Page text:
Back to Asher-land. This time with the first entry in a wholly new series of novels based around a character who appears in several of his short stories, The Owner. No sign of the Polity this time round ...

On an increasingly overcrowded and resource-strapped Earth, the ruling world government, the Committee, is planning a "final solution" to stabilise the planet. In orbit, a massive satellite network has been built that will allow its tyrannical controllers to exterminate the viciously oppressed majority judged surplus to requirements by the Committee. Meanwhile, an ignored Martian colony is informed by the Committee that it is to be mothballed until events on Earth have stabilised and that it, too, is at the limit of its resources, and that only a managed depopulation will save it.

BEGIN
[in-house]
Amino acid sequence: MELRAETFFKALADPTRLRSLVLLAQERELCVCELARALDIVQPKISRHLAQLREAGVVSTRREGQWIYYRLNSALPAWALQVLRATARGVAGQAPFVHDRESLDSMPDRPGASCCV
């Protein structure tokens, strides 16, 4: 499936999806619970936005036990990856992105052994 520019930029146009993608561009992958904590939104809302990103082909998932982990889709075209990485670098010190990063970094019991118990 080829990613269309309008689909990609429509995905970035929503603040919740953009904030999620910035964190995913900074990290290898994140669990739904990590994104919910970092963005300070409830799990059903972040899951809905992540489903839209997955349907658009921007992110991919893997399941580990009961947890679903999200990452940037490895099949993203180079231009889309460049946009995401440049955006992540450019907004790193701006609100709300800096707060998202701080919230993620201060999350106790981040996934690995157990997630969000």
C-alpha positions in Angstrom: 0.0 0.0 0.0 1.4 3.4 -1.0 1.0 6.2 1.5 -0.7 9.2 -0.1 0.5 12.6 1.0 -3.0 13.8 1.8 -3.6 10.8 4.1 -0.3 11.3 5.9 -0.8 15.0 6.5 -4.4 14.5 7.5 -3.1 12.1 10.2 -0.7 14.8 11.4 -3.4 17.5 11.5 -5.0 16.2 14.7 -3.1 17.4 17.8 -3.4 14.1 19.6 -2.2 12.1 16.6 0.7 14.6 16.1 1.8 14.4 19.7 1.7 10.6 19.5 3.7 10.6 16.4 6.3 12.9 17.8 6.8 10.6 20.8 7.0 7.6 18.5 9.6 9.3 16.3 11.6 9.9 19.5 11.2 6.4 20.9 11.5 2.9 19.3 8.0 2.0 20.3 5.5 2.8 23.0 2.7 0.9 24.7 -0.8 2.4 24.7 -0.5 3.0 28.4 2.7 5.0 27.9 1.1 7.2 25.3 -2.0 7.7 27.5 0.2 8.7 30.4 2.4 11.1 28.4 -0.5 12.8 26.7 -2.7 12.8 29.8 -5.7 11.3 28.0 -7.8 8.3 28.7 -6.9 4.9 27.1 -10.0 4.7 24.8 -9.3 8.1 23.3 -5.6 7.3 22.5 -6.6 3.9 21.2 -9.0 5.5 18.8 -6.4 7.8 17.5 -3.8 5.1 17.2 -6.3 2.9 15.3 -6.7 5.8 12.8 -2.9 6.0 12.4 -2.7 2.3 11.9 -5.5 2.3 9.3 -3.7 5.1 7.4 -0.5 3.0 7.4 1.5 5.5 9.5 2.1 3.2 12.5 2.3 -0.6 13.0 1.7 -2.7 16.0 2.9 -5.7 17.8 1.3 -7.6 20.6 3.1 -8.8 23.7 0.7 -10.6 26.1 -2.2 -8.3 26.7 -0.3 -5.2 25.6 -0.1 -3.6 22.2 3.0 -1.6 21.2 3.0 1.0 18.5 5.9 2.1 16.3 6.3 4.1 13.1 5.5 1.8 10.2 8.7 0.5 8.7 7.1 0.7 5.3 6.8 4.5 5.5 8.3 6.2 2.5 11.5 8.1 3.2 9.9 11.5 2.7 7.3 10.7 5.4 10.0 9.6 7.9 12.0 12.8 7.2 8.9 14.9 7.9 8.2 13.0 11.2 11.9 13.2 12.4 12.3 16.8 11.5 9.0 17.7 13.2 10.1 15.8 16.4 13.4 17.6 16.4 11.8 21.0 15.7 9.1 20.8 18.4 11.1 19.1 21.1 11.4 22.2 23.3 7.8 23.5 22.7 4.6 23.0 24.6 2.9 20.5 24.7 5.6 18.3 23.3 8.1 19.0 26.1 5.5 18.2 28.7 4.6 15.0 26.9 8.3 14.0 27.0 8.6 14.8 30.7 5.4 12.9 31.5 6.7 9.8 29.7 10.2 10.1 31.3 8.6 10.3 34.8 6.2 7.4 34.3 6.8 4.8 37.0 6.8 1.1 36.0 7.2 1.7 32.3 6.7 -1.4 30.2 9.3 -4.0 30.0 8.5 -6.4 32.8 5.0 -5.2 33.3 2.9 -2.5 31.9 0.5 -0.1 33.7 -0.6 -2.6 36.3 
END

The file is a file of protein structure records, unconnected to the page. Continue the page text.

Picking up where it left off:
In the build-up to the planned events on Earth, Alan Saul, a rogue scientist, awakes in Calais on a conveyor belt feeding him into the town's incineration plant. Escaping from his immediate predicament with help from Janus, an internet-bound artificial intelligence that mirrors his own mind, Saul quickly and deliberately becomes a fly in the ointment for the Committee. After tracking down an old colleague and girlfriend, Hannah, Saul seeks out the black market and the technology that will allow him to fuse his organic mind with that of Janus to massively enhance his powers. Suitably "powered up", he travels to Minsk to hijack a spaceplane to, in turn, commandeer Argus Station, the hub of the Committee's satellite network. The latter proves a substantial challenge, and Saul's ruthless determination to succeed whatever the cost, as well as his ambiguous fusion with Janus, lead Hannah to question what he has become.